Oregon State’s defense hasn’t had much to hang its hat on the last season-plus.
But if the past couple games are any indication, that might be changing.
The Beavers’ defense was really one big play away from pitching a shutout in Saturday’s 45-7 thrashing of Cal Poly, an FCS school out of the Big Sky Conference.
The Mustangs’ only touchdown came on their opening possession. A 53-yard pass play, of all things, was the big play that set them up at the 10.
“Minus the long big play, which was on me, we could have held those guys to zero points,” senior safety Jalen Moore said.
Moore, seeing his first action of the season after dealing with a hamstring issue, was the one who allowed J.J. Koski to get behind the defense.
“That was me because my eyes were bad,” he said.
That was the only play of more than 17 yards the Beavers gave up. Only 10 plays went for 10 or more yards.
The Mustangs did make three more trips into the red zone, but the Beavers forced two missed field goals and Shawn Wilson had an interception near the goal line to end the other.’
Oregon State’s defense allowed 75 yards on the opening possession, then just 240 the rest of the way. The 315 yards were a season-low for Cal Poly.
“Today we finished as a defense,” Moore said. “That’s a step going forward for the season because we finished strong and that’s all we have been preaching all week.”
It was the second straight mostly solid performance by the defense against two polar opposite offenses.
While the Beavers gave up 421 yards through the air against Hawaii’s pass-heavy run and shoot offense in a tough 31-28 loss on Sept. 7, the defense still kept them in the game throughout the second half.
The much-maligned run defense held Hawaii to 67 yards on the ground on 25 attempts (2.68 yards per attempt).
Then on Saturday against the trip option of Cal Poly, the Beavers gave up 203 yards on the ground but the Mustangs needed 58 attempts. That’s an average of only 3.5 yards per attempt.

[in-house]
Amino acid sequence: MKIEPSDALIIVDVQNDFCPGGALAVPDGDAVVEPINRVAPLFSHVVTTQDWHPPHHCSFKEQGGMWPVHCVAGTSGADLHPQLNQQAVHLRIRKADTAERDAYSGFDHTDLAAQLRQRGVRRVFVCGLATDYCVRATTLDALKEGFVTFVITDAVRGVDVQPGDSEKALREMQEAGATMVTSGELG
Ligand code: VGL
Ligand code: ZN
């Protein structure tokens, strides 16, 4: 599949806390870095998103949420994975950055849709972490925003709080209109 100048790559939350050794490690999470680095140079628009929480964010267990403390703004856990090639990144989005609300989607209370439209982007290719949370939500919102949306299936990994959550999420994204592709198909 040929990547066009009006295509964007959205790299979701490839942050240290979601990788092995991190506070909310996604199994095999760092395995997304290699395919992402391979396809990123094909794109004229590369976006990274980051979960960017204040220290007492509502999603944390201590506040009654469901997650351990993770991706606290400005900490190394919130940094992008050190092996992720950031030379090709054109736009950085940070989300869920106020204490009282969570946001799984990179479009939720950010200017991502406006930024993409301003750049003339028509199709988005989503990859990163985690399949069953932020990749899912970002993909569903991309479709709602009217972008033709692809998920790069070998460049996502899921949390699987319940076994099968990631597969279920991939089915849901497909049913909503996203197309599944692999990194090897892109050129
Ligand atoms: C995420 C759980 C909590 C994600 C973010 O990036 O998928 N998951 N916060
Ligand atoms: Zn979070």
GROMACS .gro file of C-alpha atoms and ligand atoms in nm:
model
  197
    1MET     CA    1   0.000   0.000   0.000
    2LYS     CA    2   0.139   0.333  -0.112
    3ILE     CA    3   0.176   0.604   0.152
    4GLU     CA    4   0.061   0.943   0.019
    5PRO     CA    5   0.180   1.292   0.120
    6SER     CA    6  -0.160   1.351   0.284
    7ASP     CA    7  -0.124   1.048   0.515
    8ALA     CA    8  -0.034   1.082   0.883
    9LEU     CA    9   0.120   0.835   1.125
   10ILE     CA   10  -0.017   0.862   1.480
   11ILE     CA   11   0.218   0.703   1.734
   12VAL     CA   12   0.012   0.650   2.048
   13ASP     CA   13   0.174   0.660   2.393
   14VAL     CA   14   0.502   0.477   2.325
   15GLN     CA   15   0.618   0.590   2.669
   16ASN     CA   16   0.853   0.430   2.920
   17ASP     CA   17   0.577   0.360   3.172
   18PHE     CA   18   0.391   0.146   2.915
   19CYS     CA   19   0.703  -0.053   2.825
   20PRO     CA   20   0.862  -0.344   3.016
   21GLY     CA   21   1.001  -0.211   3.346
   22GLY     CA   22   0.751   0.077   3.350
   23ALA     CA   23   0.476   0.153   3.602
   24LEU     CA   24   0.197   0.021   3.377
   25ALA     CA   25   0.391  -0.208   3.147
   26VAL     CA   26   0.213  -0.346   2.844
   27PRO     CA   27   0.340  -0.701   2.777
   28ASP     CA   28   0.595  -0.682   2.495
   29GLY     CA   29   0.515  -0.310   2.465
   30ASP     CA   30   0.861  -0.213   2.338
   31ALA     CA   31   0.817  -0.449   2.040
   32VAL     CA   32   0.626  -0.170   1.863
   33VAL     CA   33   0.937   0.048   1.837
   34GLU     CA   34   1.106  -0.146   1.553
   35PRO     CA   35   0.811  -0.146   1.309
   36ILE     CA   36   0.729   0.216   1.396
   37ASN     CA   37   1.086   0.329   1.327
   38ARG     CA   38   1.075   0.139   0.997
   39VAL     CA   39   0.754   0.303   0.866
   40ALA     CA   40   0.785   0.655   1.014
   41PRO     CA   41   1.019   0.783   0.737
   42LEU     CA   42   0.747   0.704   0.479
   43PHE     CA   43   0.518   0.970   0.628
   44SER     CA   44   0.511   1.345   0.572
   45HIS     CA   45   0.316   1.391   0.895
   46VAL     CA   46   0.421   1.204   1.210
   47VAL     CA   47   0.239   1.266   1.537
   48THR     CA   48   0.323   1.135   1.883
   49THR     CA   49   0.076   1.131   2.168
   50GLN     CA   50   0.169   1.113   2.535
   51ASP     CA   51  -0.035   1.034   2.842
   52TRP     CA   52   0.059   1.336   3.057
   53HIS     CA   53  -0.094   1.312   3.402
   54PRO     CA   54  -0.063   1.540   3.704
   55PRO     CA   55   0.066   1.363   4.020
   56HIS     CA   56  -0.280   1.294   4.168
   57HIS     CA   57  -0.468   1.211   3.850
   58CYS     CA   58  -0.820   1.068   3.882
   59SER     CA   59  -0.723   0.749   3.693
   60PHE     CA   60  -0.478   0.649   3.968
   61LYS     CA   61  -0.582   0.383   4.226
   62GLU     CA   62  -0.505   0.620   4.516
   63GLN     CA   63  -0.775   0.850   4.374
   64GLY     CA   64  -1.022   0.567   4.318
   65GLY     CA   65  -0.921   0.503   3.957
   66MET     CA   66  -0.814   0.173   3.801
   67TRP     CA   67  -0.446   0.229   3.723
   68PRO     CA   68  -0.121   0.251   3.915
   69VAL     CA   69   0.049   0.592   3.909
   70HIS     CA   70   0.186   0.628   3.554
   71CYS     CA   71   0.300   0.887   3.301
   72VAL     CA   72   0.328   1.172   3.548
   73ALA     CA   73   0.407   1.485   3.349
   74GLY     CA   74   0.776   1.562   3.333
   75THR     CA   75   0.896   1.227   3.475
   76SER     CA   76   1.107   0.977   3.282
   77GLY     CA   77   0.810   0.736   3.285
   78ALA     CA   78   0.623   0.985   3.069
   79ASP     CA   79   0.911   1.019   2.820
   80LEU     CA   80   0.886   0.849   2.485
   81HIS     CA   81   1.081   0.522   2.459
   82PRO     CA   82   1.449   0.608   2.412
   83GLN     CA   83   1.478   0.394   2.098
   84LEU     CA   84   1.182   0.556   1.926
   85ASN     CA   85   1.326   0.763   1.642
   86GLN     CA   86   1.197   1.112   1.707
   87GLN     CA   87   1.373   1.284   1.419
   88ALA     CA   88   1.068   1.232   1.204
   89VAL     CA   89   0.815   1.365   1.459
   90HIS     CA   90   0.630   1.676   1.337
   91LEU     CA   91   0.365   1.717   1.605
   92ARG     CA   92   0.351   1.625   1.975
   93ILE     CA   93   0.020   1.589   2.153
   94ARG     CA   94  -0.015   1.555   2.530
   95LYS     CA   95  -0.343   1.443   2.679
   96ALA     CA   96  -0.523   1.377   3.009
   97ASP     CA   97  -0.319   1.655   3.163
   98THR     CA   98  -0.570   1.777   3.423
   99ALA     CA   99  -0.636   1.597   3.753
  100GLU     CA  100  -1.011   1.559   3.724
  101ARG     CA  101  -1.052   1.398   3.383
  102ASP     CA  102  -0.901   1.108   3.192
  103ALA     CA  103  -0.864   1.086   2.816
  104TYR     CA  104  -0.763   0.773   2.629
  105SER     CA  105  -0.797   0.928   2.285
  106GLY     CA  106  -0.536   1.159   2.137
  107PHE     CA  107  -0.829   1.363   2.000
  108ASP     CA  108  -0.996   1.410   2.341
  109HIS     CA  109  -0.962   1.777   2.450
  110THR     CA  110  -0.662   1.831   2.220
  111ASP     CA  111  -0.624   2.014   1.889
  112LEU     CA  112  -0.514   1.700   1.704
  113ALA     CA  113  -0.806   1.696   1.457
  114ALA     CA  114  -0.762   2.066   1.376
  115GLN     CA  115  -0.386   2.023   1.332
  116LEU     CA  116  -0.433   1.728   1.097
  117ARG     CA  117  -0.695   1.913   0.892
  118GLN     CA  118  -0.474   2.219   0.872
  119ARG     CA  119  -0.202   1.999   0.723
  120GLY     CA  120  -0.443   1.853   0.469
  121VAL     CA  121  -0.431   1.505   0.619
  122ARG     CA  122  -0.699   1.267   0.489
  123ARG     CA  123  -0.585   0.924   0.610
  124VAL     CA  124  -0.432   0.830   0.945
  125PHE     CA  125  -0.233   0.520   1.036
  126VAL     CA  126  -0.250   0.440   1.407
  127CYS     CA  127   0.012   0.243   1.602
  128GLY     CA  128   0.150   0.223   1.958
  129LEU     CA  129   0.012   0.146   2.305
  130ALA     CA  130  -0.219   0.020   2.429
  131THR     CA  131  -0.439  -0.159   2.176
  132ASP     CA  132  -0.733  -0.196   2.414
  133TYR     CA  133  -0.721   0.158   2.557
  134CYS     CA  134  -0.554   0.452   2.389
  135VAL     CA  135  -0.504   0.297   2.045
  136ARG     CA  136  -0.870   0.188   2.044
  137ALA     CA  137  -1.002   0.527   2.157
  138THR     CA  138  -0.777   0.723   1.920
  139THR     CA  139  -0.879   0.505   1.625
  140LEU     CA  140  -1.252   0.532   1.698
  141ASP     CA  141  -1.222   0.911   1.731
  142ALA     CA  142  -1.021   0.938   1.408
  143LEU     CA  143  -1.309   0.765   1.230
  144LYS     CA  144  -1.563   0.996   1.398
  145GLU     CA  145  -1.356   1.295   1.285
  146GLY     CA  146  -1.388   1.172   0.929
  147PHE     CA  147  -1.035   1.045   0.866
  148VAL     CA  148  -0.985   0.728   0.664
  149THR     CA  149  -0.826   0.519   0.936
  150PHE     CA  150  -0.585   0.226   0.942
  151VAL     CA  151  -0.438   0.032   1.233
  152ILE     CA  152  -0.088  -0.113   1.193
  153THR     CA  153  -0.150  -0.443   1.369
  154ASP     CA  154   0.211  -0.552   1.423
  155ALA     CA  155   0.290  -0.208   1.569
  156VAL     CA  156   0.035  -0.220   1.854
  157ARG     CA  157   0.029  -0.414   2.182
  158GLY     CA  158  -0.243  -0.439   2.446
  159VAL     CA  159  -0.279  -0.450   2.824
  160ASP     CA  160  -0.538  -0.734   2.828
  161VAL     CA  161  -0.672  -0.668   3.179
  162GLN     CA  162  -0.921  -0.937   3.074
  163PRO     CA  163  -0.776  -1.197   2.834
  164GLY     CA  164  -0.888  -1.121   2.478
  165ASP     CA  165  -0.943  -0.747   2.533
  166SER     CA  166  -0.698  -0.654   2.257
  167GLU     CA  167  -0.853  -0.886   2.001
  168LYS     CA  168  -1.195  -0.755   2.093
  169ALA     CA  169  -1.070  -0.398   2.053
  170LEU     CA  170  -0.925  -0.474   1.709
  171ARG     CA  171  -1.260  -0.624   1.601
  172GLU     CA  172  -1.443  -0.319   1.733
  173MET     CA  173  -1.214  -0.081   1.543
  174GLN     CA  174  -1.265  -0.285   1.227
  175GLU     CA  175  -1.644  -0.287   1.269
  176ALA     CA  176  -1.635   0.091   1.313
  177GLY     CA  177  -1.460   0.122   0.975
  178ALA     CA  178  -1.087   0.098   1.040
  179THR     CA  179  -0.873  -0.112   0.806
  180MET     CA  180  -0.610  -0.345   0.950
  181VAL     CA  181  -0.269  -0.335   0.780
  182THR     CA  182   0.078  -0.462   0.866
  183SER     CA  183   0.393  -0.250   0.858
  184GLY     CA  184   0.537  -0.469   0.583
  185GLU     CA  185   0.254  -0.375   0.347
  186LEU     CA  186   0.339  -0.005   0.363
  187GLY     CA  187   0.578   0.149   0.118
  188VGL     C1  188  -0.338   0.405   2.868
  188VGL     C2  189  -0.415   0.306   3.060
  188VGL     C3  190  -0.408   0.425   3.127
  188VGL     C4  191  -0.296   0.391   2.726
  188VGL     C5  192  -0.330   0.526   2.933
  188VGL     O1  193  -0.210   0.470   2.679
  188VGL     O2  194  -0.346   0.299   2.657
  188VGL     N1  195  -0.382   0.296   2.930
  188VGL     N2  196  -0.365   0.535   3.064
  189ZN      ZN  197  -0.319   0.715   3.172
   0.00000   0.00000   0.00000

That after the Beavers allowed 352 rushing yards on 52 rushes (6.8) against Oklahoma State in the opener.
Coach Jonathan Smith, on Saturday, credited defensive coordinator Tim Tibesar and the defensive staff for the steady improvement.
“They have been dramatically different (offenses) and I think we’ve put good plans together and we’ve continued to improve and we keep executing those plans,” Smith said.
Moore also credited the coaches, saying they made it easy for the players to have success against the triple-option of the Mustangs.
“We just trusted in each other and stayed disciplined,” Moore said. “Cal Poly had a tough offensive scheme but it really was staying disciplined and listening to what the coaches are coaching because they did a really good job preparing us and basically gave us the answers for the test and the game was the test and we aced the test.”
The success over the past two games has been aided by the Beavers’ ability to get more pressure in the backfield. OSU had three sacks (loss of 16 yards) and 10 tackles for loss (35 yards) against the Mustangs.
In the loss to Hawaii, OSU had five tackles for loss (35 yards) with three sacks (24 yards).
The Beavers now have 24 tackles for loss this season for a loss of 96 yards. They also have seven sacks for a loss of 42 yards.
Last season, OSU had 53 TFLs for a loss of 217 yards and 15 sacks for a loss of 90 yards.
“I think it’s going to be a thing we continue to practice every day and that’s helping,” outside linebacker John McCartan said of getting pressure in the backfield. McCartan, who had 12 tackles against Cal Poly, was in for the injured Matthew Tago, who missed the game with a knee injury. “We’ve still got a lot of strides to make but we’re doing good.”
The Beavers now have a week off to prepare for the Pasc-12 opener at home against Stanford on Sept. 28.
They will take plenty of confidence into the bye week.
“We knew going into this game we had to stay disciplined and do our assignments,” McCartan said. “We have some confidence but we’ve got play every team week by week so just getting ready for Stanford.”
Junior safety Kee Whetzel has not been with the program for a while now and took to Twitter to post a note about his absence.
He did not go into specifics but did say an injury is not the issue.
“I’m going through a situation where the football portion of my life could be put on pause,” he wrote. “… Hopefully I will be back sooner rather than later but at this time it’s really up in the air.”